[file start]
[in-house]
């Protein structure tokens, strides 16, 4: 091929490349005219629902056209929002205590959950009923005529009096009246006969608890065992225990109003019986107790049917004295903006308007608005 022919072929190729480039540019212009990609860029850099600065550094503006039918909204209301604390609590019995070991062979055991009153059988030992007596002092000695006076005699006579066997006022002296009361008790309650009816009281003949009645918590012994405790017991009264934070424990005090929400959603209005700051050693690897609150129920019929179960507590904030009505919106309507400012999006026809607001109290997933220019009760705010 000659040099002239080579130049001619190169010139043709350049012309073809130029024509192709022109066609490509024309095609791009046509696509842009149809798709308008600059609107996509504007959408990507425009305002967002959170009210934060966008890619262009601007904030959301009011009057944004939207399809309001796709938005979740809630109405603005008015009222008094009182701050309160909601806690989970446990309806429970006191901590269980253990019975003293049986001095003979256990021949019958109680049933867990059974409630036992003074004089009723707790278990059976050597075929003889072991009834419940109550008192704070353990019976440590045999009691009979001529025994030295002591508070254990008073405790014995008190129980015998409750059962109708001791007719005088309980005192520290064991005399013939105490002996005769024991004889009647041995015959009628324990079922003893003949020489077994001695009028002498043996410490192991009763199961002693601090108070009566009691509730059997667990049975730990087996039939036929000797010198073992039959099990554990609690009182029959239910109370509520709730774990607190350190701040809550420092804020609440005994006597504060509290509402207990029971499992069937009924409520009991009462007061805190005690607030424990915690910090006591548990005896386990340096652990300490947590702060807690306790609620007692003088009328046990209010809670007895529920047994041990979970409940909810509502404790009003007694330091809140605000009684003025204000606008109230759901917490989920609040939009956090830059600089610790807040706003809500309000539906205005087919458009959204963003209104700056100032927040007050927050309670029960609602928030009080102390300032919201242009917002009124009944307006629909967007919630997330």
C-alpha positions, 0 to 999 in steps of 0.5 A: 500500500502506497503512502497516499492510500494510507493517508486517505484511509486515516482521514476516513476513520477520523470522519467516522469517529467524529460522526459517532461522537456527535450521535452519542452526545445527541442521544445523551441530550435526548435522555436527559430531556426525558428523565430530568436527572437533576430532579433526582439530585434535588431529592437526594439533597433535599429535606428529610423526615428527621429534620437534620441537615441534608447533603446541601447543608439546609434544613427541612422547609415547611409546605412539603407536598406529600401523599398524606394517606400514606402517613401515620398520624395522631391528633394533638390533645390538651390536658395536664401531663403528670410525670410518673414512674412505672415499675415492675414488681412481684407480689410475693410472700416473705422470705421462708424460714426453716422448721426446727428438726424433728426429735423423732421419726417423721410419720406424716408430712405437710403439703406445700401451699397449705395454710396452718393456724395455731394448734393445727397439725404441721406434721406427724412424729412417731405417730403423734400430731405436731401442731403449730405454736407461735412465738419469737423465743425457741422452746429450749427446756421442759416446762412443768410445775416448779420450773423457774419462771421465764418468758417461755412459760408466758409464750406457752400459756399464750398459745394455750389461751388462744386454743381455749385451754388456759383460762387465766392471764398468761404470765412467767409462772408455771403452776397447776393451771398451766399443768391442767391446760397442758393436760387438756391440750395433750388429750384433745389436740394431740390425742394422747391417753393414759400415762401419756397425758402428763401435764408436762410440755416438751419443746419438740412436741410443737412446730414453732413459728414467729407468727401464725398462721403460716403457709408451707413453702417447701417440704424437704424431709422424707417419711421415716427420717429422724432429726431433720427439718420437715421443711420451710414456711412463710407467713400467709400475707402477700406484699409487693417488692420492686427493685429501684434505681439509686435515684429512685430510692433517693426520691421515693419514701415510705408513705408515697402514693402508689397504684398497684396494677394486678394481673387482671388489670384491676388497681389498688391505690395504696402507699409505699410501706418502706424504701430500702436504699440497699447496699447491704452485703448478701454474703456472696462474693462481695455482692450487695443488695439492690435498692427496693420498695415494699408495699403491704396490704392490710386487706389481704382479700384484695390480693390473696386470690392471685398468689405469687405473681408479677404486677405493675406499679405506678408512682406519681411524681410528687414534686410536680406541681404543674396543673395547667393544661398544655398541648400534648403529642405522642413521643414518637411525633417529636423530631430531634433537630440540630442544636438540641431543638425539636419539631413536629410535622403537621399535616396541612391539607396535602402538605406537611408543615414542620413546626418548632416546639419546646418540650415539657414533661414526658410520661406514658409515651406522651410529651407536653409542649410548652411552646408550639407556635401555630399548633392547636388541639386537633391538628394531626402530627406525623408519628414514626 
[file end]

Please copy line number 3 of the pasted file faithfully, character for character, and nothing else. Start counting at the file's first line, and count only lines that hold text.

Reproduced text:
C-alpha positions, 0 to 999 in steps of 0.5 A: 500500500502506497503512502497516499492510500494510507493517508486517505484511509486515516482521514476516513476513520477520523470522519467516522469517529467524529460522526459517532461522537456527535450521535452519542452526545445527541442521544445523551441530550435526548435522555436527559430531556426525558428523565430530568436527572437533576430532579433526582439530585434535588431529592437526594439533597433535599429535606428529610423526615428527621429534620437534620441537615441534608447533603446541601447543608439546609434544613427541612422547609415547611409546605412539603407536598406529600401523599398524606394517606400514606402517613401515620398520624395522631391528633394533638390533645390538651390536658395536664401531663403528670410525670410518673414512674412505672415499675415492675414488681412481684407480689410475693410472700416473705422470705421462708424460714426453716422448721426446727428438726424433728426429735423423732421419726417423721410419720406424716408430712405437710403439703406445700401451699397449705395454710396452718393456724395455731394448734393445727397439725404441721406434721406427724412424729412417731405417730403423734400430731405436731401442731403449730405454736407461735412465738419469737423465743425457741422452746429450749427446756421442759416446762412443768410445775416448779420450773423457774419462771421465764418468758417461755412459760408466758409464750406457752400459756399464750398459745394455750389461751388462744386454743381455749385451754388456759383460762387465766392471764398468761404470765412467767409462772408455771403452776397447776393451771398451766399443768391442767391446760397442758393436760387438756391440750395433750388429750384433745389436740394431740390425742394422747391417753393414759400415762401419756397425758402428763401435764408436762410440755416438751419443746419438740412436741410443737412446730414453732413459728414467729407468727401464725398462721403460716403457709408451707413453702417447701417440704424437704424431709422424707417419711421415716427420717429422724432429726431433720427439718420437715421443711420451710414456711412463710407467713400467709400475707402477700406484699409487693417488692420492686427493685429501684434505681439509686435515684429512685430510692433517693426520691421515693419514701415510705408513705408515697402514693402508689397504684398497684396494677394486678394481673387482671388489670384491676388497681389498688391505690395504696402507699409505699410501706418502706424504701430500702436504699440497699447496699447491704452485703448478701454474703456472696462474693462481695455482692450487695443488695439492690435498692427496693420498695415494699408495699403491704396490704392490710386487706389481704382479700384484695390480693390473696386470690392471685398468689405469687405473681408479677404486677405493675406499679405506678408512682406519681411524681410528687414534686410536680406541681404543674396543673395547667393544661398544655398541648400534648403529642405522642413521643414518637411525633417529636423530631430531634433537630440540630442544636438540641431543638425539636419539631413536629410535622403537621399535616396541612391539607396535602402538605406537611408543615414542620413546626418548632416546639419546646418540650415539657414533661414526658410520661406514658409515651406522651410529651407536653409542649410548652411552646408550639407556635401555630399548633392547636388541639386537633391538628394531626402530627406525623408519628414514626 